Computational Fluid Dynamics in Under 1K: How I Made My JS1K Entry
Being an attempt to write a computational fluid dynamics simulation using no more than two raised to the power ten bytes.
First, before I begin, N.B: apparently the extreme brevity required by this project has put me in rather a garrulous mood, so I apologize for the length of this post-mortem. If you’re interested in maybe learning a few byte shaving tricks for your own js1k, though, read on. Also, verbose variable names will be used for the sake of clarity, though keep in mind that all variables here have a single letter identifier in the final program.
Computational Fluid Dynamics Made Easy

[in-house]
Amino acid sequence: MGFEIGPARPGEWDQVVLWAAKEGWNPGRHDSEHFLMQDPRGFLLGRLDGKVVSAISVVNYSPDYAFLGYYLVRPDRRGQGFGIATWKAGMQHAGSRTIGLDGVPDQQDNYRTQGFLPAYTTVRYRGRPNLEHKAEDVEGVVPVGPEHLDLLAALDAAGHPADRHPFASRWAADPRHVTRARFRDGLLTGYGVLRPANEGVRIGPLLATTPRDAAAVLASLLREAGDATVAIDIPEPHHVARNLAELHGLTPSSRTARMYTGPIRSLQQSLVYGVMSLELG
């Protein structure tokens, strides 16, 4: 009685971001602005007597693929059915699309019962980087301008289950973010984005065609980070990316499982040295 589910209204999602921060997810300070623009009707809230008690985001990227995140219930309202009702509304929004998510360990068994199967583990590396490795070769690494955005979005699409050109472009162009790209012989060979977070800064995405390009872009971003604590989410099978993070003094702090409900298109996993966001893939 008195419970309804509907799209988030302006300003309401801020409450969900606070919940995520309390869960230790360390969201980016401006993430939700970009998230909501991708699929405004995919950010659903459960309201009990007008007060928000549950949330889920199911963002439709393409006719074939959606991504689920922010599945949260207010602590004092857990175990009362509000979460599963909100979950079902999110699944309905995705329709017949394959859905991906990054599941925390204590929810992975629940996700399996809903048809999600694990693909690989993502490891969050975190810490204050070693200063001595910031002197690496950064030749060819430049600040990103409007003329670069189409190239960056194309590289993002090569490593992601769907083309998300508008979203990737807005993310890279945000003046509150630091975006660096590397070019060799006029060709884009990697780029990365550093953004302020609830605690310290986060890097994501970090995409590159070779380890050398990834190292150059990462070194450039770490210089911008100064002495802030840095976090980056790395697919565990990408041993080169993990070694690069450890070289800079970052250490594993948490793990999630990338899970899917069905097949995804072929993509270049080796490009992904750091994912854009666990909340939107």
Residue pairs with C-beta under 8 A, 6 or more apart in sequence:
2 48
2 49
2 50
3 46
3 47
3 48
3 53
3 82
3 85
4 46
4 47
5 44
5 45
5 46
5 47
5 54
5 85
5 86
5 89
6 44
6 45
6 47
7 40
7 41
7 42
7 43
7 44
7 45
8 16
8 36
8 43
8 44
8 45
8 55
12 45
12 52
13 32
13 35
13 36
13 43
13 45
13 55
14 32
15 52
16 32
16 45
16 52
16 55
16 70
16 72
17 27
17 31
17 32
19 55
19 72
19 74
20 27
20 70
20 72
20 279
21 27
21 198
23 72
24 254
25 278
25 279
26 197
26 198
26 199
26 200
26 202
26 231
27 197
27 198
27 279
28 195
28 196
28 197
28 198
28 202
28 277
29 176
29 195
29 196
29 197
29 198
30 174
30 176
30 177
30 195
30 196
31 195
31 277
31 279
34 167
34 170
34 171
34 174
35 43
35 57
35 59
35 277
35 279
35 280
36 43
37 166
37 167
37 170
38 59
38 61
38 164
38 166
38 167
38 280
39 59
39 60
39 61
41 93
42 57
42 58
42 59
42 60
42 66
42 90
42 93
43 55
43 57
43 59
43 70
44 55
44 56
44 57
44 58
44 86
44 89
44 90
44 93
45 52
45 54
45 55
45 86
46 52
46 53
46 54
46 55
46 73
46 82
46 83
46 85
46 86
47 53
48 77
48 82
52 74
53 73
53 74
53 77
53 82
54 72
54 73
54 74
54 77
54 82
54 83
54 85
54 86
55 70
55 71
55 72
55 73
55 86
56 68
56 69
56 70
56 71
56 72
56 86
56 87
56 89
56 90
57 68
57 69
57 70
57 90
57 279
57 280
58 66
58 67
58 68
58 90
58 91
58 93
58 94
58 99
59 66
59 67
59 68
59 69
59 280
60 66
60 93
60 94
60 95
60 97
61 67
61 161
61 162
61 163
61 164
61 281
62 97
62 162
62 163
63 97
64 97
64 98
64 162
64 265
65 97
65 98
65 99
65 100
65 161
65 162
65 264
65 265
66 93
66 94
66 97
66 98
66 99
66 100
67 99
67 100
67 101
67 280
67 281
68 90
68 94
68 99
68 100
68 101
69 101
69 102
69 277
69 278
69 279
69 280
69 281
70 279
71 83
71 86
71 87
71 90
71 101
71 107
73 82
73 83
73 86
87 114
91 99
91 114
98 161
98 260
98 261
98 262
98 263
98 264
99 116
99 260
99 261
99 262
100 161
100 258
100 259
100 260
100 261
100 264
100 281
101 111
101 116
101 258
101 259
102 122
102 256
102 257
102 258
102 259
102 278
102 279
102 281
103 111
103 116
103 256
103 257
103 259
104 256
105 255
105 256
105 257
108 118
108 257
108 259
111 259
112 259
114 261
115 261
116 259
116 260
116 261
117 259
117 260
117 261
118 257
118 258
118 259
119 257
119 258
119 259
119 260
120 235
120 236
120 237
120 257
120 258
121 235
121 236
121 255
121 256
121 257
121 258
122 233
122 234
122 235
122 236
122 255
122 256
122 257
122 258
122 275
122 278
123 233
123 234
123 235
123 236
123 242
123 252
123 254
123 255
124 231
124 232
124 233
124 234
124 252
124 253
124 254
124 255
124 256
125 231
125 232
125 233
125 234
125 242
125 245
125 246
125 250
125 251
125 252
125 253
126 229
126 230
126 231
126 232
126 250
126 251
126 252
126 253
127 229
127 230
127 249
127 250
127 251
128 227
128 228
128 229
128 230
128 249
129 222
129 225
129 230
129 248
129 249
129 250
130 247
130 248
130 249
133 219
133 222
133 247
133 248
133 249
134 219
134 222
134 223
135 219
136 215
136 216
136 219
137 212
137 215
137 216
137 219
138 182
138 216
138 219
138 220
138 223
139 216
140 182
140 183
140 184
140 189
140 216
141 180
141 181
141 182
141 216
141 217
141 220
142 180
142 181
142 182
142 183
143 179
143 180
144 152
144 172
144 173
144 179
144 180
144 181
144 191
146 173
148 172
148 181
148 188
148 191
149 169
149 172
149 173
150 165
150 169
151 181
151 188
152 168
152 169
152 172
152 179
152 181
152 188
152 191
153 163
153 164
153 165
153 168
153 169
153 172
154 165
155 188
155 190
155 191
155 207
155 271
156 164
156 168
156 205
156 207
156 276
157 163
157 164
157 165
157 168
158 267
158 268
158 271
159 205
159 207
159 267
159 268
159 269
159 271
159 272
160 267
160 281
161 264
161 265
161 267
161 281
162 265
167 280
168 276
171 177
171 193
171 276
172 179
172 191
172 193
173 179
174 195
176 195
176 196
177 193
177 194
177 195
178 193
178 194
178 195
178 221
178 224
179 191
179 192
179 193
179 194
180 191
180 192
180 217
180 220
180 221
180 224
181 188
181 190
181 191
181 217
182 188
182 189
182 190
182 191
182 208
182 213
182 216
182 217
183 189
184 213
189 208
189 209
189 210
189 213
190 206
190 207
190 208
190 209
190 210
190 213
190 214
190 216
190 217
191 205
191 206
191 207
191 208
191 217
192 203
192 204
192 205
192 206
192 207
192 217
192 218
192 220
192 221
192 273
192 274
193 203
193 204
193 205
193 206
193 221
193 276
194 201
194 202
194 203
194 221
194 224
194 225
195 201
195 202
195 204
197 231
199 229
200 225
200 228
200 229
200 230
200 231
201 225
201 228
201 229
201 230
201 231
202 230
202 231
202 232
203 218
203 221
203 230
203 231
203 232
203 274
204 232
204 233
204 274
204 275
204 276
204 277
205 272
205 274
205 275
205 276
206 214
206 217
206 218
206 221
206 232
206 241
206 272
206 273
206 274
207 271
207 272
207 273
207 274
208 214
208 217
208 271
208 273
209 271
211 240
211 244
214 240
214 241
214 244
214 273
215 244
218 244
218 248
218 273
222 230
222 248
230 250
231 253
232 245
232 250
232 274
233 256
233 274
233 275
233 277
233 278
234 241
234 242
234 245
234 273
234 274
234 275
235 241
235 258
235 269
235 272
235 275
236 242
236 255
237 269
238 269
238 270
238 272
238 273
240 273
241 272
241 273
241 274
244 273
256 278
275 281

Over the 2013 winter holidays I was looking for a project to work on. I had been interested in learning more about the canvas element for a while, so, with the snow driving o’er the fields, I decided to make a simple snow simulation to start learning some canvas basics. Once I had a simple snow program up and running in the canvas, I turned my attention to implementing a wind system that would allow users to interact with the snow, creating gusts of wind with their mouse. My initial naive attempts—which mostly involved a mesh of nodes which contained a single wind vector, and some mechanism to propagate those vectors to the next node in their direction of travel—were fairly unsatisfactory, so I began to look for ways to improve the wind system. After some cursory googling, I started looking in earnest at computational fluid dynamics. This led me to the Navier-Stokes equations, which seemed just a little too complicated for what I was after. Navier-Stokes led me to lattice-gas automata (LGA), which, while conceptually quite simple, has some inherent issues. Finally, LGA led to the lattice Boltzmann methods (LBM).